With three dice in play, there a great many possible outcomes on each spin at the Sic Bo table, all of which are available for wagering. Specifically, there are exactly six possible results for each die, so the total number of combinations that can occur is calculated by multiplying their possibilities together: 6 x 6 x 6 = 216.
The question a Sic Bo player must ask before betting is whether the payout anticipated for a particular wager warrants the risk involved. The answer can be found by comparing the odds offered to the probability of a win occurring.
Regrettably, owing to the differences in Sic Bo payout tables around the world, it is impossible to spell out the probabilities covering various bets with universal relevance. However, the mathematics used to compute those probabilities will be the same no matter what odds are offered, so taking one casino as an example may serve as an indicator of how the game can be expected to play out elsewhere.
At the Mirage Resort & Casino in Las Vegas, the Sic Bo payoffs are quite similar to those found at tables in Atlantic City. For example, Big and Small pay even money when they win, which happens for each of those bets on 105 out of 216 outcomes, or 48.61% of all possible spins, leaving a margin of 6 out of 216 or 2.78% for the House. This is almost exactly the same degree of risk encountered when betting at the European Roulette table.
The Mirage pays 10-to-1 for a successful Doubles wager, in which the selected number must come up on at least two faces of the three dice. No matter which number is chosen, there will be exactly 16 successes possible out of the 216 total combinations for a 7.4% chance of winning, which is roughly 1 in 13.5.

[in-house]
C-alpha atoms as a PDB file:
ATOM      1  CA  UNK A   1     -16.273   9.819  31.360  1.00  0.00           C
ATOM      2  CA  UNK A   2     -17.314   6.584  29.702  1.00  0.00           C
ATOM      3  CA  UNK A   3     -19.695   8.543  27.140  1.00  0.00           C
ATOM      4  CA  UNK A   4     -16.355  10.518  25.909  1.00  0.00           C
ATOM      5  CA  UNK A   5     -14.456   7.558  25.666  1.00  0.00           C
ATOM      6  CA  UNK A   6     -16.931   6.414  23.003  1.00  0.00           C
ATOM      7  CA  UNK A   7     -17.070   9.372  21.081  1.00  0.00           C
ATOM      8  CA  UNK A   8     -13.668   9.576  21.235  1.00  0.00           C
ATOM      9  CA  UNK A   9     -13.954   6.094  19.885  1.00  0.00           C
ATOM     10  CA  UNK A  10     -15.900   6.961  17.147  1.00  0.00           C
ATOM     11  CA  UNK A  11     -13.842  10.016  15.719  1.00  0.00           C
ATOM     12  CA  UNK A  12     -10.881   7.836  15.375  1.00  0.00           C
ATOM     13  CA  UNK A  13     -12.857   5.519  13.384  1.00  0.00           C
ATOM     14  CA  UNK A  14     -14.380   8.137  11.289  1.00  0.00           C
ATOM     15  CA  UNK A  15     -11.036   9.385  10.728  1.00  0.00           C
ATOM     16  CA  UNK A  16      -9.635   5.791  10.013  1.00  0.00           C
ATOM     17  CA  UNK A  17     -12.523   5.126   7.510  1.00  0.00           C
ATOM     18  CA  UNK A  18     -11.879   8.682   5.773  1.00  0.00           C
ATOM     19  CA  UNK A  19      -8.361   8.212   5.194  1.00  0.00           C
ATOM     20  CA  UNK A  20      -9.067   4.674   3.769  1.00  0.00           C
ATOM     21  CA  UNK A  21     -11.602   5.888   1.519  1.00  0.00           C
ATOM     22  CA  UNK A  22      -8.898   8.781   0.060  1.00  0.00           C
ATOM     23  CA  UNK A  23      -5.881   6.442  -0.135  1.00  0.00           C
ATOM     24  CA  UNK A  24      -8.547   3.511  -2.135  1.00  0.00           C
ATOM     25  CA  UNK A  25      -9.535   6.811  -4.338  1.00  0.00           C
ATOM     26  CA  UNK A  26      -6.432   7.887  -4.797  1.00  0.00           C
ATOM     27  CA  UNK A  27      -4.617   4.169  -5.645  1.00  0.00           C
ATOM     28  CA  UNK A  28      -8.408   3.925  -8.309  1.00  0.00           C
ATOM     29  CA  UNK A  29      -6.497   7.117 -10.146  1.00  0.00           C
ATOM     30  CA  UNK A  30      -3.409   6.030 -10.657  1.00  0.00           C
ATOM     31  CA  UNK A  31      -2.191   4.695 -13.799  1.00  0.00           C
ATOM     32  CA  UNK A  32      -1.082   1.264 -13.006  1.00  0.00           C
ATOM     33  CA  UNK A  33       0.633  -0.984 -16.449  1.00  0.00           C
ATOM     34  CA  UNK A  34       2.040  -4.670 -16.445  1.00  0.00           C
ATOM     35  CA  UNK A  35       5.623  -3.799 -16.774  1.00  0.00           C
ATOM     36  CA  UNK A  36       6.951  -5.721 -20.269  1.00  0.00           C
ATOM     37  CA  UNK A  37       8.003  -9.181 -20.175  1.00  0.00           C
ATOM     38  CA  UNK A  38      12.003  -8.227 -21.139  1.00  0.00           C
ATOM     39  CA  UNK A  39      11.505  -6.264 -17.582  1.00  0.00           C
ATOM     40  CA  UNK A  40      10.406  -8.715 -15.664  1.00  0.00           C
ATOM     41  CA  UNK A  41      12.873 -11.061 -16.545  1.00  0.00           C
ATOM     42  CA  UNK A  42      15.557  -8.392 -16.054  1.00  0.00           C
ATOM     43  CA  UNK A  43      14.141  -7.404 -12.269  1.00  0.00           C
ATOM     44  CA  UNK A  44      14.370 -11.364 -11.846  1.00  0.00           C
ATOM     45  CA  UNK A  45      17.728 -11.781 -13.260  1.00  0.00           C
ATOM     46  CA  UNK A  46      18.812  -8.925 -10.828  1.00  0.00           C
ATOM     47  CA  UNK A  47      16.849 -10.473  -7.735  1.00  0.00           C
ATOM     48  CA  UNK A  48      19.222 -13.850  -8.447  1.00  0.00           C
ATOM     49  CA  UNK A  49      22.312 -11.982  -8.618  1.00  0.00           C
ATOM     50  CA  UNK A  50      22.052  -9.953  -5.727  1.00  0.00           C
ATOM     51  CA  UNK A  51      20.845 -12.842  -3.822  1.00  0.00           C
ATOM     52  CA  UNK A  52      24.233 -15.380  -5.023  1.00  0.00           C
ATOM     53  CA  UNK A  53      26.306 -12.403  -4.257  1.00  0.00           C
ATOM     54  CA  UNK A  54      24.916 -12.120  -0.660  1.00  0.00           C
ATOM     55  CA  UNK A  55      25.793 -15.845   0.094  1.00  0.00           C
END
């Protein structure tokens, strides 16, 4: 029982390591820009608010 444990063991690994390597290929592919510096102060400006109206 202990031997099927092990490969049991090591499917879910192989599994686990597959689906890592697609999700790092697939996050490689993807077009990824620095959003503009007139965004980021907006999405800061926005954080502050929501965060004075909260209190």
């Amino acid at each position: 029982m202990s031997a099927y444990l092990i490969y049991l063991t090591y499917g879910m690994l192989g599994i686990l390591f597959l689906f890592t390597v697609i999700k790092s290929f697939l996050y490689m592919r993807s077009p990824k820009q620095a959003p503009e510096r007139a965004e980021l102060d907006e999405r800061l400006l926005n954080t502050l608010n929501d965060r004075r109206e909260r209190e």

Since ten units will be won 7.4% of the time and one unit will be lost 92.6% of the time, the House Edge works out to (0.074 x 10) – (0.926 x 1 ) = -0.185 or 18.5%. That is slightly worse than the worst possible wager at the Craps table, Prop 7, with a 16.67% House advantage.
The same approach can be used to determine the probabilities for other Sic Bo bets. The House edge for a specified Triple is 16.20% and for Any Triple it is 13.89%. The respective payouts for these wagers at the Mirage are 180-to-1 and 30-to-1. When betting on a single individual number, the House Edge is 7.87%, with payouts of 1-to-1, 2-to-1 or 3-to-1, depending on how many faces the number appears on.
Calculating the probability of any given total in the spin of three dice is a bit more complex. Each total has its own number of permutations available, from a total of 3, which can be spun in only one possible way (1-1-1) to totals of 10 or 11, each of which can be made by 27 combinations.
Suffice it to say, all of these are risky wagers. The best of them, 7 or 14, gives up a House Edge of 9.72% and pays out at 12-to-1 while occurring just 6.94% of the time or about 1 in 14.4 spins. The worst wager among them is the 6 or 15, paying 17-to-1 but giving away a House advantage of 16.67% and occurring just 4.63% of the time or about once every 21.6 spins. All of the other totals fall somewhere in between, on a risk level equivalent to playing very tight slot machines.